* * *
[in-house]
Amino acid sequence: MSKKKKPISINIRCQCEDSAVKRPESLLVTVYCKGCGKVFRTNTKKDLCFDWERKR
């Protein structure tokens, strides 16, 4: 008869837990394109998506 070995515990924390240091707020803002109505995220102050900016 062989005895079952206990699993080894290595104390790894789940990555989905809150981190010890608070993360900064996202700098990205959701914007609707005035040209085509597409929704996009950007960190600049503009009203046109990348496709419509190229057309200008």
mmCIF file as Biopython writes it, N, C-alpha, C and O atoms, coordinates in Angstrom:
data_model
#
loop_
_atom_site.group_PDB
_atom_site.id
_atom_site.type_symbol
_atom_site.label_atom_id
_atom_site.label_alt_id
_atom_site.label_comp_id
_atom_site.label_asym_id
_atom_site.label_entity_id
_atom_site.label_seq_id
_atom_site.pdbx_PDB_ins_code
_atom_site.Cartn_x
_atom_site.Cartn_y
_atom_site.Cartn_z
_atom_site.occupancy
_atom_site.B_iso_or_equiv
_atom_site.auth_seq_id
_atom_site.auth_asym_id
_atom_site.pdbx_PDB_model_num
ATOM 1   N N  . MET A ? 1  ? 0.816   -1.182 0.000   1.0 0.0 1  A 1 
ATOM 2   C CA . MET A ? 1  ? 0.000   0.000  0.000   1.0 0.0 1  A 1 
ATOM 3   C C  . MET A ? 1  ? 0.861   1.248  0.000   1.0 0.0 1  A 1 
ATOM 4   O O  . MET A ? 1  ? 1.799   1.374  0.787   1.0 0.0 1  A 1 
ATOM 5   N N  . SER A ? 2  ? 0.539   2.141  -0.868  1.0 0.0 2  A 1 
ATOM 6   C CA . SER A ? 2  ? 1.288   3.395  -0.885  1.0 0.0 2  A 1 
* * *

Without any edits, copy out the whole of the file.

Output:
[in-house]
Amino acid sequence: MSKKKKPISINIRCQCEDSAVKRPESLLVTVYCKGCGKVFRTNTKKDLCFDWERKR
């Protein structure tokens, strides 16, 4: 008869837990394109998506 070995515990924390240091707020803002109505995220102050900016 062989005895079952206990699993080894290595104390790894789940990555989905809150981190010890608070993360900064996202700098990205959701914007609707005035040209085509597409929704996009950007960190600049503009009203046109990348496709419509190229057309200008």
mmCIF file as Biopython writes it, N, C-alpha, C and O atoms, coordinates in Angstrom:
data_model
#
loop_
_atom_site.group_PDB
_atom_site.id
_atom_site.type_symbol
_atom_site.label_atom_id
_atom_site.label_alt_id
_atom_site.label_comp_id
_atom_site.label_asym_id
_atom_site.label_entity_id
_atom_site.label_seq_id
_atom_site.pdbx_PDB_ins_code
_atom_site.Cartn_x
_atom_site.Cartn_y
_atom_site.Cartn_z
_atom_site.occupancy
_atom_site.B_iso_or_equiv
_atom_site.auth_seq_id
_atom_site.auth_asym_id
_atom_site.pdbx_PDB_model_num
ATOM 1   N N  . MET A ? 1  ? 0.816   -1.182 0.000   1.0 0.0 1  A 1 
ATOM 2   C CA . MET A ? 1  ? 0.000   0.000  0.000   1.0 0.0 1  A 1 
ATOM 3   C C  . MET A ? 1  ? 0.861   1.248  0.000   1.0 0.0 1  A 1 
ATOM 4   O O  . MET A ? 1  ? 1.799   1.374  0.787   1.0 0.0 1  A 1 
ATOM 5   N N  . SER A ? 2  ? 0.539   2.141  -0.868  1.0 0.0 2  A 1 
ATOM 6   C CA . SER A ? 2  ? 1.288   3.395  -0.885  1.0 0.0 2  A 1 